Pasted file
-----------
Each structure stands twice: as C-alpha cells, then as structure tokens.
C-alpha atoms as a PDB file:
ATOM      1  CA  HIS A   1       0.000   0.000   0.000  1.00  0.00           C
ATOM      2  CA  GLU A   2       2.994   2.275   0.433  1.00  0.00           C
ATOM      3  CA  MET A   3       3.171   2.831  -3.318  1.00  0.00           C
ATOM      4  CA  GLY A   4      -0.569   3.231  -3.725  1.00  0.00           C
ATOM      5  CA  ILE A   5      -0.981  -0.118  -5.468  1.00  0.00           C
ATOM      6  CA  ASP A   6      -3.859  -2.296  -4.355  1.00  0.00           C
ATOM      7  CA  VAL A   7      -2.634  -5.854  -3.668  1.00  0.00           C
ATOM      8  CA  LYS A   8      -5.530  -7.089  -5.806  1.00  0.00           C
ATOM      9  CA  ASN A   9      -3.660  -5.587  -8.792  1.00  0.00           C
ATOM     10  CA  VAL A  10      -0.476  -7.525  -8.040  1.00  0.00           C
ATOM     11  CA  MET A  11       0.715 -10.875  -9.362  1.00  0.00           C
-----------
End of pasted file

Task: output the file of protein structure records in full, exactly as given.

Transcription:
Each structure stands twice: as C-alpha cells, then as structure tokens.
C-alpha atoms as a PDB file:
ATOM      1  CA  HIS A   1       0.000   0.000   0.000  1.00  0.00           C
ATOM      2  CA  GLU A   2       2.994   2.275   0.433  1.00  0.00           C
ATOM      3  CA  MET A   3       3.171   2.831  -3.318  1.00  0.00           C
ATOM      4  CA  GLY A   4      -0.569   3.231  -3.725  1.00  0.00           C
ATOM      5  CA  ILE A   5      -0.981  -0.118  -5.468  1.00  0.00           C
ATOM      6  CA  ASP A   6      -3.859  -2.296  -4.355  1.00  0.00           C
ATOM      7  CA  VAL A   7      -2.634  -5.854  -3.668  1.00  0.00           C
ATOM      8  CA  LYS A   8      -5.530  -7.089  -5.806  1.00  0.00           C
ATOM      9  CA  ASN A   9      -3.660  -5.587  -8.792  1.00  0.00           C
ATOM     10  CA  VAL A  10      -0.476  -7.525  -8.040  1.00  0.00           C
ATOM     11  CA  MET A  11       0.715 -10.875  -9.362  1.00  0.00           C